16. The Iron Cross was last awarded in WW2. It is only instituted in wartime when the actual security of Germany is threatened. Hence there are the 1813, 1870 1914 & 1939 versions of the Iron Cross. There is also the 1957 version which replaced the 1939 Iron Cross so that WW2 veterans could wear their awards without breaking the German Law and showing the swastika. These crosses were only replacements to those that were awarded the WW2 Iron Cross series. If there was ever another situation in which Germany was directly threatened by invasion, technically the Iron Cross could be reinstituted, but it cannot be awarded in peacetime. As to whether future German Governments would ever do that even in time of war, is debateable, due to the demilitarisation of German society since WW2.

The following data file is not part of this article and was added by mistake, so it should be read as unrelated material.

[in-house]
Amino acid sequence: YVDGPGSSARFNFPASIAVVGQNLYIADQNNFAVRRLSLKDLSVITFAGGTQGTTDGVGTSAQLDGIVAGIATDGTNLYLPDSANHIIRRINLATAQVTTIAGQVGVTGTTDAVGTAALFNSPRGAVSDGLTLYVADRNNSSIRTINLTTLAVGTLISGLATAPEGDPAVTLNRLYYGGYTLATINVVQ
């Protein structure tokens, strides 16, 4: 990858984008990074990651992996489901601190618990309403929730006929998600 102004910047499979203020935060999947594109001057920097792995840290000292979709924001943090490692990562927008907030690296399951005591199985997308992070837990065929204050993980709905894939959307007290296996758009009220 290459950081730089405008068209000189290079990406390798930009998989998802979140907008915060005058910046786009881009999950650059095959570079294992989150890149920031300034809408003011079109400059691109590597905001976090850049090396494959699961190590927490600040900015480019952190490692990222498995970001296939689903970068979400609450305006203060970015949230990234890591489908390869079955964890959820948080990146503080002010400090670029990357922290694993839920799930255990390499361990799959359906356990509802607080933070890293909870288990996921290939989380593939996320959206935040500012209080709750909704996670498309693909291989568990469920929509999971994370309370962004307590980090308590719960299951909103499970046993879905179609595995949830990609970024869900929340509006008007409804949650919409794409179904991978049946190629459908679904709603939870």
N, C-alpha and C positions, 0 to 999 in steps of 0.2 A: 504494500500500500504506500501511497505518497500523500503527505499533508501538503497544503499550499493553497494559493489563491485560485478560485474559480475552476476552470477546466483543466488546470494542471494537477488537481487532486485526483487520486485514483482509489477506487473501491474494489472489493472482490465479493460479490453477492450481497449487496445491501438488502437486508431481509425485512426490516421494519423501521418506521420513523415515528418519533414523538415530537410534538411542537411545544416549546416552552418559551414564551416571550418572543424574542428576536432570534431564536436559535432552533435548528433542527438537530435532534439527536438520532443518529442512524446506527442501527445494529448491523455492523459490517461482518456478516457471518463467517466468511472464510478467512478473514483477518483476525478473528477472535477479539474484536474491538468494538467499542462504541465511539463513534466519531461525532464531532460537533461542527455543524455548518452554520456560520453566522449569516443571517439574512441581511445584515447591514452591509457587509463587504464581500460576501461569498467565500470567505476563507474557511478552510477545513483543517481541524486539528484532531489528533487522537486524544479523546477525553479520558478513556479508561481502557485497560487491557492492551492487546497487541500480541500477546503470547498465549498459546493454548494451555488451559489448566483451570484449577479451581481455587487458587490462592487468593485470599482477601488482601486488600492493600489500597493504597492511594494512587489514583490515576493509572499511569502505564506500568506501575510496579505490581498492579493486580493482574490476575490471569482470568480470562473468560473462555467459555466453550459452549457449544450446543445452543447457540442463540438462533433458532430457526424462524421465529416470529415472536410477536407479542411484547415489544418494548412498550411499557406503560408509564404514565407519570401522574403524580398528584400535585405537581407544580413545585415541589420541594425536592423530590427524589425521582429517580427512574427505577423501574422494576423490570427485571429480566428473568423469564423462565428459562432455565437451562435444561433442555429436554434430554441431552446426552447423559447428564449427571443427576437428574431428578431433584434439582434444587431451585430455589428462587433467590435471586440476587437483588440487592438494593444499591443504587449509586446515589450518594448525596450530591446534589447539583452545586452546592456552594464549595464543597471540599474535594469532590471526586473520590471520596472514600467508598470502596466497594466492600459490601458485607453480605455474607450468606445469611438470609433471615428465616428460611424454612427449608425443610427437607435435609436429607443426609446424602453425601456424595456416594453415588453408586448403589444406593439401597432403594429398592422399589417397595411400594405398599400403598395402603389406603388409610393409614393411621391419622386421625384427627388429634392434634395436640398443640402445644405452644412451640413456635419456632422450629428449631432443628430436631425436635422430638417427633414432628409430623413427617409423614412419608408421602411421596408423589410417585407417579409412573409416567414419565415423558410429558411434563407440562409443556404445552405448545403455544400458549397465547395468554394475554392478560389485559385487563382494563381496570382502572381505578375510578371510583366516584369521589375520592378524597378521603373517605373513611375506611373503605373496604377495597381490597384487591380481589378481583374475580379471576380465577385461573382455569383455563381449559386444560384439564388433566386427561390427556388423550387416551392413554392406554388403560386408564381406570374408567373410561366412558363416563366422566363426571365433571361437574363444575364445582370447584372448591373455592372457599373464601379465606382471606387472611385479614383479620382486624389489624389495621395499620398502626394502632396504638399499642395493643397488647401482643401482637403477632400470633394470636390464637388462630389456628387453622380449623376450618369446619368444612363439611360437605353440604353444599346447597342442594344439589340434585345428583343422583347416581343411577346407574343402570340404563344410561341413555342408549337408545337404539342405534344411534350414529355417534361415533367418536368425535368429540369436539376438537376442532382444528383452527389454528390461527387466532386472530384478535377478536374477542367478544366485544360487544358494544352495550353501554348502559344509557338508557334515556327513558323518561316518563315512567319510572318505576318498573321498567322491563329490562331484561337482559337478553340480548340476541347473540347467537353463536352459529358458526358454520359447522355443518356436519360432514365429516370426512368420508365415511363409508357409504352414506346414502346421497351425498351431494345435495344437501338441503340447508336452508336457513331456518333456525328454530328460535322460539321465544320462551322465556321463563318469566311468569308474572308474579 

17. It was awarded for service "at home". So I think you are partly right in what you say, but it could only be awarded in wartime not peacetime and could be awarded to military personel as well as civilians. In the Franco Prussian war of 1870 several British Officers (Surgeons who were attached to German Units) were awarded the Iron Cross (mainly of the non combatant variety) for services to the wounded. In WW2 this non combatant award was replaced by the War Merit Cross.
  18. I could'nt agree more !!